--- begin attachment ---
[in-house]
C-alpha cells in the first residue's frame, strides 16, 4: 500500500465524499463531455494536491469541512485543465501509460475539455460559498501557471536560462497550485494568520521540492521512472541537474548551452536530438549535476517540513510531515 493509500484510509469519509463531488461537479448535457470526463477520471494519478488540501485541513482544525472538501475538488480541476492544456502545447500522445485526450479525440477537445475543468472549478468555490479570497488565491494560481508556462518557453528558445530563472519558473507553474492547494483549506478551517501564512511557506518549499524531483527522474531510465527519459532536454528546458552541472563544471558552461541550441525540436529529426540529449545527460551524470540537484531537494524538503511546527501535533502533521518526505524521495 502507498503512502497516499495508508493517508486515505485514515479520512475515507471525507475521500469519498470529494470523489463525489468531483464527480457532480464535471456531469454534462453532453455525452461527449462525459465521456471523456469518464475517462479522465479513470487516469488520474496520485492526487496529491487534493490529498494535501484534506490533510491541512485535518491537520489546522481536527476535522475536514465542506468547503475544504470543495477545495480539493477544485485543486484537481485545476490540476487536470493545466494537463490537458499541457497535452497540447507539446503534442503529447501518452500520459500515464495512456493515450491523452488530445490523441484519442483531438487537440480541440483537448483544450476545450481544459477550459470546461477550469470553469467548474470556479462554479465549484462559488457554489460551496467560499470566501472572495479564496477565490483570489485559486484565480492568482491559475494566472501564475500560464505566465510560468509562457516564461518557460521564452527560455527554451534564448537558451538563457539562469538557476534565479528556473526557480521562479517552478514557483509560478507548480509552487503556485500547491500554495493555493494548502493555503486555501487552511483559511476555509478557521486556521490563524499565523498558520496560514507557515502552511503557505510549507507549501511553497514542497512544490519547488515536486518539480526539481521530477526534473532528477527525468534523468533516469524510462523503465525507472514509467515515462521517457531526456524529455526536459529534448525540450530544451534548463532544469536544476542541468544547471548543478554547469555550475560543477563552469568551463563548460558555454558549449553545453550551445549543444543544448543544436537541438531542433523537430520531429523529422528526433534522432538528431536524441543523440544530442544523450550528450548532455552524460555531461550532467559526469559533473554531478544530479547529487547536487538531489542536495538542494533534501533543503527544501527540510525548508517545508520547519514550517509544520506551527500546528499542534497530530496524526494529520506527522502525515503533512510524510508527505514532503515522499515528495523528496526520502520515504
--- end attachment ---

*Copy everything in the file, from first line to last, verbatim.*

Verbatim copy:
[in-house]
C-alpha cells in the first residue's frame, strides 16, 4: 500500500465524499463531455494536491469541512485543465501509460475539455460559498501557471536560462497550485494568520521540492521512472541537474548551452536530438549535476517540513510531515 493509500484510509469519509463531488461537479448535457470526463477520471494519478488540501485541513482544525472538501475538488480541476492544456502545447500522445485526450479525440477537445475543468472549478468555490479570497488565491494560481508556462518557453528558445530563472519558473507553474492547494483549506478551517501564512511557506518549499524531483527522474531510465527519459532536454528546458552541472563544471558552461541550441525540436529529426540529449545527460551524470540537484531537494524538503511546527501535533502533521518526505524521495 502507498503512502497516499495508508493517508486515505485514515479520512475515507471525507475521500469519498470529494470523489463525489468531483464527480457532480464535471456531469454534462453532453455525452461527449462525459465521456471523456469518464475517462479522465479513470487516469488520474496520485492526487496529491487534493490529498494535501484534506490533510491541512485535518491537520489546522481536527476535522475536514465542506468547503475544504470543495477545495480539493477544485485543486484537481485545476490540476487536470493545466494537463490537458499541457497535452497540447507539446503534442503529447501518452500520459500515464495512456493515450491523452488530445490523441484519442483531438487537440480541440483537448483544450476545450481544459477550459470546461477550469470553469467548474470556479462554479465549484462559488457554489460551496467560499470566501472572495479564496477565490483570489485559486484565480492568482491559475494566472501564475500560464505566465510560468509562457516564461518557460521564452527560455527554451534564448537558451538563457539562469538557476534565479528556473526557480521562479517552478514557483509560478507548480509552487503556485500547491500554495493555493494548502493555503486555501487552511483559511476555509478557521486556521490563524499565523498558520496560514507557515502552511503557505510549507507549501511553497514542497512544490519547488515536486518539480526539481521530477526534473532528477527525468534523468533516469524510462523503465525507472514509467515515462521517457531526456524529455526536459529534448525540450530544451534548463532544469536544476542541468544547471548543478554547469555550475560543477563552469568551463563548460558555454558549449553545453550551445549543444543544448543544436537541438531542433523537430520531429523529422528526433534522432538528431536524441543523440544530442544523450550528450548532455552524460555531461550532467559526469559533473554531478544530479547529487547536487538531489542536495538542494533534501533543503527544501527540510525548508517545508520547519514550517509544520506551527500546528499542534497530530496524526494529520506527522502525515503533512510524510508527505514532503515522499515528495523528496526520502520515504